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Josh Hutcherson's Wild Journey from The Hunger Games to Five Nights at Freddy's
According to FNaF director Emma Tammi, the versatile actor was "so excited about the franchise and the animatronics."
SPOILER WARNING! Spoilers for Five Nights at Freddy's within!
Even in times of murderous rampaging at a haunted pizzeria, Josh Hutcherson knows how to pull on your heartstrings. In Five Nights at Freddy’s (now in theaters and on Peacock), the former The Hunger Games heartthrob stars as Mike Schmidt, a sympathetic and overwhelmed security guard who fends off animatronic killers Freddy, Bonnie, Chica, Foxy, and their creepy crew.
Though the new movie is steeped in horror and thrills, with the famously unhinged animatronics stealing the spotlight, Hutcherson brings a depth that helps prevent Five Nights at Freddy’s from being a one-note movie.
How Josh Hutcherson Provides the Heart of Five Night at Freddy's
Perhaps that’s not a surprise with such a versatile actor as Hutcherson in the lead role, walking that fine line between fun thrills and serious drama. He got his start as a teen star in critically acclaimed movies like Little Manhattan and Zathura, and has turned out impactful and affecting performances ever since, perhaps most notably as Peeta Mellark in the epic futuristic franchise The Hunger Games. Equally comfortable in thoughtful dramas, epic action adventures, comedies, and horror, Hutcherson is known for earnest and emotionally generous performances.
“He was so excited about the franchise and the animatronics and the really fun elements of Five Nights at Freddy's,” director Emma Tammi told NBC Insider. "But he was also engaged on a deeper character level and did such an authentic job of portraying Mike.”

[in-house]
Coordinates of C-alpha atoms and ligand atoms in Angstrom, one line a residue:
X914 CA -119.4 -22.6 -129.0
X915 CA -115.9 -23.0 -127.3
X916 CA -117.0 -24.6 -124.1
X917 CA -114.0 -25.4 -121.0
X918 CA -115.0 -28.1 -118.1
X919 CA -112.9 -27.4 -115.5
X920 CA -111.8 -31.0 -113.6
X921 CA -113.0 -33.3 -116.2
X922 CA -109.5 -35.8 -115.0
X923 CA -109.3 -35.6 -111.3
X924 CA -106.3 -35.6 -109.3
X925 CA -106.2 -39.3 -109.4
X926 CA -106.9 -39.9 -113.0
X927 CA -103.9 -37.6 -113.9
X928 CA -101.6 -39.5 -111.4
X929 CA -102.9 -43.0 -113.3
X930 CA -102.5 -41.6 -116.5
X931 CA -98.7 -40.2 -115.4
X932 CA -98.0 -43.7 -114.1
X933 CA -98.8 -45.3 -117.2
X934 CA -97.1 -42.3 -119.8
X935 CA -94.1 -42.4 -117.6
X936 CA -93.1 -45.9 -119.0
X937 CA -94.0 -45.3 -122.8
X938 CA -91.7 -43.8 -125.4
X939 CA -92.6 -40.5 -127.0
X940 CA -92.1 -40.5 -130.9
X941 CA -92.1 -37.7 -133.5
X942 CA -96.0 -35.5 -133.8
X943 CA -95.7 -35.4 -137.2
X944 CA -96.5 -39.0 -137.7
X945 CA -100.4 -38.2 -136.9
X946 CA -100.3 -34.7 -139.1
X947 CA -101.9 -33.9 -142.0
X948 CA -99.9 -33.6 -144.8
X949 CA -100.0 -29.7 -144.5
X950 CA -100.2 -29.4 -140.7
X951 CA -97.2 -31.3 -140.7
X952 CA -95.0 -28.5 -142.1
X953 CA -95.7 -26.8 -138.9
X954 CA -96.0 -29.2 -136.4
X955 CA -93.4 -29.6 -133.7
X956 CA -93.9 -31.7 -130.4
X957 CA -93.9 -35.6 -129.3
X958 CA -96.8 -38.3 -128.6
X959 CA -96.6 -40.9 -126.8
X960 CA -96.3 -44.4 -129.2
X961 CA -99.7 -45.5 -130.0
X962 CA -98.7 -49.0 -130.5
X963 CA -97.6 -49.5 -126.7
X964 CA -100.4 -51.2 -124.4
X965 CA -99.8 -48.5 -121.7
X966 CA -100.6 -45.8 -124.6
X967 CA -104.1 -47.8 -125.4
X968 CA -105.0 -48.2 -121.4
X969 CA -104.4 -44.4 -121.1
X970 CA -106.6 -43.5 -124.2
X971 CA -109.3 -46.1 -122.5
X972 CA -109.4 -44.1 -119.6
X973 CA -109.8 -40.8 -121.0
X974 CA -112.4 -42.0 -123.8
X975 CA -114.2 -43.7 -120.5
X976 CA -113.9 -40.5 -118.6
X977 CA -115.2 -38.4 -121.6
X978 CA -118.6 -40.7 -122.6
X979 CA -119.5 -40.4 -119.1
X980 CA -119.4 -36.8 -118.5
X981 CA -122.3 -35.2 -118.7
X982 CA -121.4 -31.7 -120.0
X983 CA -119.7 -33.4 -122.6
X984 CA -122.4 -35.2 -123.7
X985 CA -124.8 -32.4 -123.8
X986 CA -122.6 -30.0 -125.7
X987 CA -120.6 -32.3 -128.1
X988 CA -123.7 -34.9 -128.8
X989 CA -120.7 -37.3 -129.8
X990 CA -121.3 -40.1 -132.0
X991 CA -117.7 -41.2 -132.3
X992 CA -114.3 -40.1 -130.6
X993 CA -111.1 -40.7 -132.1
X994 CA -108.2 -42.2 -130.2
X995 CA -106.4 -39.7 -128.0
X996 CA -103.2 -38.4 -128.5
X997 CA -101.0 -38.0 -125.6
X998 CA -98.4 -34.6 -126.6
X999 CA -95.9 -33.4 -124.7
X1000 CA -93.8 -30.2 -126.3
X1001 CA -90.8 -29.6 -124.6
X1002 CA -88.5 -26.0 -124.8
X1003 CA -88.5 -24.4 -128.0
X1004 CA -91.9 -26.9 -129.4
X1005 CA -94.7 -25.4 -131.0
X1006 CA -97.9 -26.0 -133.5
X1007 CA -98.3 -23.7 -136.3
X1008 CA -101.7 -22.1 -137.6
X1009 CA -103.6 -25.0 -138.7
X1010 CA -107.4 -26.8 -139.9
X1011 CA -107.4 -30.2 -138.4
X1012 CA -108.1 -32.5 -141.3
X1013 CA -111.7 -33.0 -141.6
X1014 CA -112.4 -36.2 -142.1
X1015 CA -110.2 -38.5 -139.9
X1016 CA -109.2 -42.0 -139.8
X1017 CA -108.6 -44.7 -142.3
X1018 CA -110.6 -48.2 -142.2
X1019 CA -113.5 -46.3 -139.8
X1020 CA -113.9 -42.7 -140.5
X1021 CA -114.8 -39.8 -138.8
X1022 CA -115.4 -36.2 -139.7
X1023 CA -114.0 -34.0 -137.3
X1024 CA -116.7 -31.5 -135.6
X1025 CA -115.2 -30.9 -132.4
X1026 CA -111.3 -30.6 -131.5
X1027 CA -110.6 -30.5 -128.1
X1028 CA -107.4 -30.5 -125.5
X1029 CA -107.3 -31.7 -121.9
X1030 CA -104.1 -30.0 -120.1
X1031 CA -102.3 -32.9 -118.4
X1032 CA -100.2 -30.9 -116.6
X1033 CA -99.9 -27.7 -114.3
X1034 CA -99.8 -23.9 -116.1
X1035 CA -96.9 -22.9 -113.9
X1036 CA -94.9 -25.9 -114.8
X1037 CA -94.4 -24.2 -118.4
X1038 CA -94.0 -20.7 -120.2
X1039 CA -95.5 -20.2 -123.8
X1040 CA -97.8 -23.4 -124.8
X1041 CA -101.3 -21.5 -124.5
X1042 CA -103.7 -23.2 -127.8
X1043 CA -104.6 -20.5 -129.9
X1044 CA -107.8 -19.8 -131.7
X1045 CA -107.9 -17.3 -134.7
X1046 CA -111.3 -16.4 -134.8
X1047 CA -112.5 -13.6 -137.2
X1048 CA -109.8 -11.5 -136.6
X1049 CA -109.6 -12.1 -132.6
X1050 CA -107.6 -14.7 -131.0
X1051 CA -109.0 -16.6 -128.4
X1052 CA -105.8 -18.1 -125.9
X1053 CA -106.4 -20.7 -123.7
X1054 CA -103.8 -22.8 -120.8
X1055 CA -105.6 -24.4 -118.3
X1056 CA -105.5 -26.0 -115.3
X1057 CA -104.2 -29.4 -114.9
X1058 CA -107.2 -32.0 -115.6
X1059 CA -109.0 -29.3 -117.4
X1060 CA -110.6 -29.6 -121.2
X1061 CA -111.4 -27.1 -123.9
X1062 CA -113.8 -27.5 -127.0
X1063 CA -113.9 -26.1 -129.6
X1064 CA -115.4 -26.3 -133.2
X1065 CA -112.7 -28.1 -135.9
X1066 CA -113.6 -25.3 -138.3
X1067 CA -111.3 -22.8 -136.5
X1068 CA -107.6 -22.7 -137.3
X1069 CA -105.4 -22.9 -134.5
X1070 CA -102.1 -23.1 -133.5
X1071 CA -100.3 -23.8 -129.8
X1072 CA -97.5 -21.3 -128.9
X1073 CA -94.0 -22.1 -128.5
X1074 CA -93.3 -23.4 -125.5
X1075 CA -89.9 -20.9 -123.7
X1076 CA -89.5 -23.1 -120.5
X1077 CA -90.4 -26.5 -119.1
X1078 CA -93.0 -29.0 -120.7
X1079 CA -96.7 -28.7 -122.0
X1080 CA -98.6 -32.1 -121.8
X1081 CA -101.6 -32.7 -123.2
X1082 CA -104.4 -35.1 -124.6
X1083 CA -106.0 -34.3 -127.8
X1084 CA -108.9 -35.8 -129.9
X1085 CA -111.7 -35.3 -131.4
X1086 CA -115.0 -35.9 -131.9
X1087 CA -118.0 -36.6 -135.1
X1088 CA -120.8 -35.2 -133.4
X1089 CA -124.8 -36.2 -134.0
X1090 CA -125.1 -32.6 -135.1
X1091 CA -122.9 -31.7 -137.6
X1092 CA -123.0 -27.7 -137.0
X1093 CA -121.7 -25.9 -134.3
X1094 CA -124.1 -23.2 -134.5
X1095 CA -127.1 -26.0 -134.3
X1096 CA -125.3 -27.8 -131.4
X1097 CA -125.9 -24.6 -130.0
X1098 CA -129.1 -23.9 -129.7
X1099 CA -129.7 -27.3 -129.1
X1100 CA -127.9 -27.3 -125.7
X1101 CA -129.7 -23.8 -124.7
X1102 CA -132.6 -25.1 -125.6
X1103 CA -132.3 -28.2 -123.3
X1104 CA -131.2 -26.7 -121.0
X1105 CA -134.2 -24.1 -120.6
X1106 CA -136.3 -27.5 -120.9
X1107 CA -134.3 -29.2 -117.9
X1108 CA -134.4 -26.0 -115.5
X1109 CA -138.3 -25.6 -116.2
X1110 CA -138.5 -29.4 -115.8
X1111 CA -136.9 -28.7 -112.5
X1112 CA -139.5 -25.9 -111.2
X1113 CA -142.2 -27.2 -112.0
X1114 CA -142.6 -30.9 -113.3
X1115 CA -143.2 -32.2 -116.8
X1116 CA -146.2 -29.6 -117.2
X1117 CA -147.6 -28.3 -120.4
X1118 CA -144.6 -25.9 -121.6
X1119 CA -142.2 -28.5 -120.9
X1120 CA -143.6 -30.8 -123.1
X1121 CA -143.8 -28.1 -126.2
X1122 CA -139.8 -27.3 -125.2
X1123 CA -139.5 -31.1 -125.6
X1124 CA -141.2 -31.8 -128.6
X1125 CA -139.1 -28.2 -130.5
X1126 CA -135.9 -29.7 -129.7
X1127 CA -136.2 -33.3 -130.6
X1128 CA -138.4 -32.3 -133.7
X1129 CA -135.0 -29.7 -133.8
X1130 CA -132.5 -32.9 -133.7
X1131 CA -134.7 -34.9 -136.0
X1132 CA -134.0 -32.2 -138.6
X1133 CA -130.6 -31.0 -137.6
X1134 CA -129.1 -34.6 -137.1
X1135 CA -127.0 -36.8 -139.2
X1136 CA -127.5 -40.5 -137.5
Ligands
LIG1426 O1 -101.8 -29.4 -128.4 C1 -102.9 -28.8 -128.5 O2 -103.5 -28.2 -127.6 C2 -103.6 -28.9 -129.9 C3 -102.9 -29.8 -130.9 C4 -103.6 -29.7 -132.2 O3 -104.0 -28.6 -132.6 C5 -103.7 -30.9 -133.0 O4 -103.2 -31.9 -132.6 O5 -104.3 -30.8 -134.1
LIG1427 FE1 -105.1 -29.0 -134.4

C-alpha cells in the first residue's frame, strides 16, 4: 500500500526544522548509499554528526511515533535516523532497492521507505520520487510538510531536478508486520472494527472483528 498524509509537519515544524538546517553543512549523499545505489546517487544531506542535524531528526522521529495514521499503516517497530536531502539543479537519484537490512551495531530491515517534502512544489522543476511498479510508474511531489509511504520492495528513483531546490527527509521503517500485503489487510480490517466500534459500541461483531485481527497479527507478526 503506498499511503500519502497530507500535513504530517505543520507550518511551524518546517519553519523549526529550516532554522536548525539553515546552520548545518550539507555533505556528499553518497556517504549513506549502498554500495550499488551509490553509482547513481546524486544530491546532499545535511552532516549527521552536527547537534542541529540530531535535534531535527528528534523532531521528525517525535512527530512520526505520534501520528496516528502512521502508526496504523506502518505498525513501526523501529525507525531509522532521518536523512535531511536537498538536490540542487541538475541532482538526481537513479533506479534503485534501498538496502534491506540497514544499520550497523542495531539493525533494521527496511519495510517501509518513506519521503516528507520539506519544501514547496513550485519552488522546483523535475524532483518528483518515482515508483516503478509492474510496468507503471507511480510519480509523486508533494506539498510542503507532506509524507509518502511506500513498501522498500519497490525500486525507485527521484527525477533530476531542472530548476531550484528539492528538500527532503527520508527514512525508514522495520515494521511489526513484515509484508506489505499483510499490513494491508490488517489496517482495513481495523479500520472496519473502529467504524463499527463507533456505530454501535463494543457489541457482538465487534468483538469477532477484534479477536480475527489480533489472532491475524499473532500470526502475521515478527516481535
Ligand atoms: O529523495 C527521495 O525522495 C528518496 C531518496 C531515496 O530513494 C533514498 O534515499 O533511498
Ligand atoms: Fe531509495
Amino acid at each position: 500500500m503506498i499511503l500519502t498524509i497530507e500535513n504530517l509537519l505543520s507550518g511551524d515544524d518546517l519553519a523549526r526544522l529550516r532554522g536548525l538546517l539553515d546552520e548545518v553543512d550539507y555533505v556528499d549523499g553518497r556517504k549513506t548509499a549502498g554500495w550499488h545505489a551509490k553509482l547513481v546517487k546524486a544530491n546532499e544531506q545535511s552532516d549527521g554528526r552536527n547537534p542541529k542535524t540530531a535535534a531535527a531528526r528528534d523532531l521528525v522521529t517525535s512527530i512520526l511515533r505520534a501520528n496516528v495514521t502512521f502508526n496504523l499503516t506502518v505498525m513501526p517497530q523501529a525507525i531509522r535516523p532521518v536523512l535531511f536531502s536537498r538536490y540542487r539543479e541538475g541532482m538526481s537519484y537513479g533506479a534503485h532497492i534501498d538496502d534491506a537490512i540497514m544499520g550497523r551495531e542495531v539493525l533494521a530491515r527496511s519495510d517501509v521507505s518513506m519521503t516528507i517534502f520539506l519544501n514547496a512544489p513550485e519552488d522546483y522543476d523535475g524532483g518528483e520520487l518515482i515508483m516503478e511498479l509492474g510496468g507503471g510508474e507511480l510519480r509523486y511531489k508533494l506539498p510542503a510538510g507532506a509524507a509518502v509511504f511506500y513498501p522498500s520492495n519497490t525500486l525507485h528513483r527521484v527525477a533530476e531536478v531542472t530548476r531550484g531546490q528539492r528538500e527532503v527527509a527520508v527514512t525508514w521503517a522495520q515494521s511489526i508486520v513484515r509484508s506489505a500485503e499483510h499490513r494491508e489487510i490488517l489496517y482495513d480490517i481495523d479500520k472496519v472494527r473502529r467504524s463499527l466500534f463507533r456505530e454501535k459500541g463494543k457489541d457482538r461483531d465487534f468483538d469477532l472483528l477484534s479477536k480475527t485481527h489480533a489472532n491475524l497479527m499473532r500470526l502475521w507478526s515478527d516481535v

Hutcherson's character Mike has a tortured backstory, which immediately pulls in viewers: sunk in grief, he acts out in ways that make nothing better. When Mike was a kid, his brother Garrett was abducted during a camping trip, and the case remained unsolved. Piling tragedy on top of trauma, his parents subsequently died, leaving Mike as the primary caregiver for his younger sister, Abby (Piper Rubio). Still mourning the loss of his loved ones, he witnesses a kidnapping, and his violent reaction gets him fired as a mall security guard. At his new job at Freddy Fazbear’s Pizza, he and the psycho animatronics are thrust together in many exciting, pulse-pounding scenes.
But it is Mike’s relationship with his little sister Abby that forms the heart of the movie. “He’s really struggling when we meet him and really has a great heart but is tormented by his past and fighting to take care of his sister and keep custody of her," Tammi said. "So we really meet him at an emotional low, and through the journey of trying to survive Freddy’s, he really connects with his sister and is able to finally put the past to bed.”
Aside from the paranormal hijinks, he grapples with the everyday struggles of raising a child. There is much for adults to grab onto with Mike’s character, from childcare conundrums to feeling ignored. We all feel some pangs of sympathy when he describes his little sister in the film: “She talks to air more than she talks to me. I could drop dead tomorrow, and she’d be too busy drawing to even notice.”
Mike’s intriguing dream life is another clever way the filmmakers added depth to the plotline. The souls of murdered children inhabit the animatronics, and they communicate to Mike through dreams, taunting him with a horrible Faustian bargain: If he lets his sister Abby become one of them — a soul trapped in an evil plush animatronic — they will reveal the truth about his brother who vanished so long ago. Luckily, Mike chooses to live in the present, saving Abby from this terrible fate. In the end, while the tragedies of the past still haunt him, the audience sees that Hutcherson's character is finally growing and moving forward — a surprisingly rich subplot for a movie with a flying pink cupcake.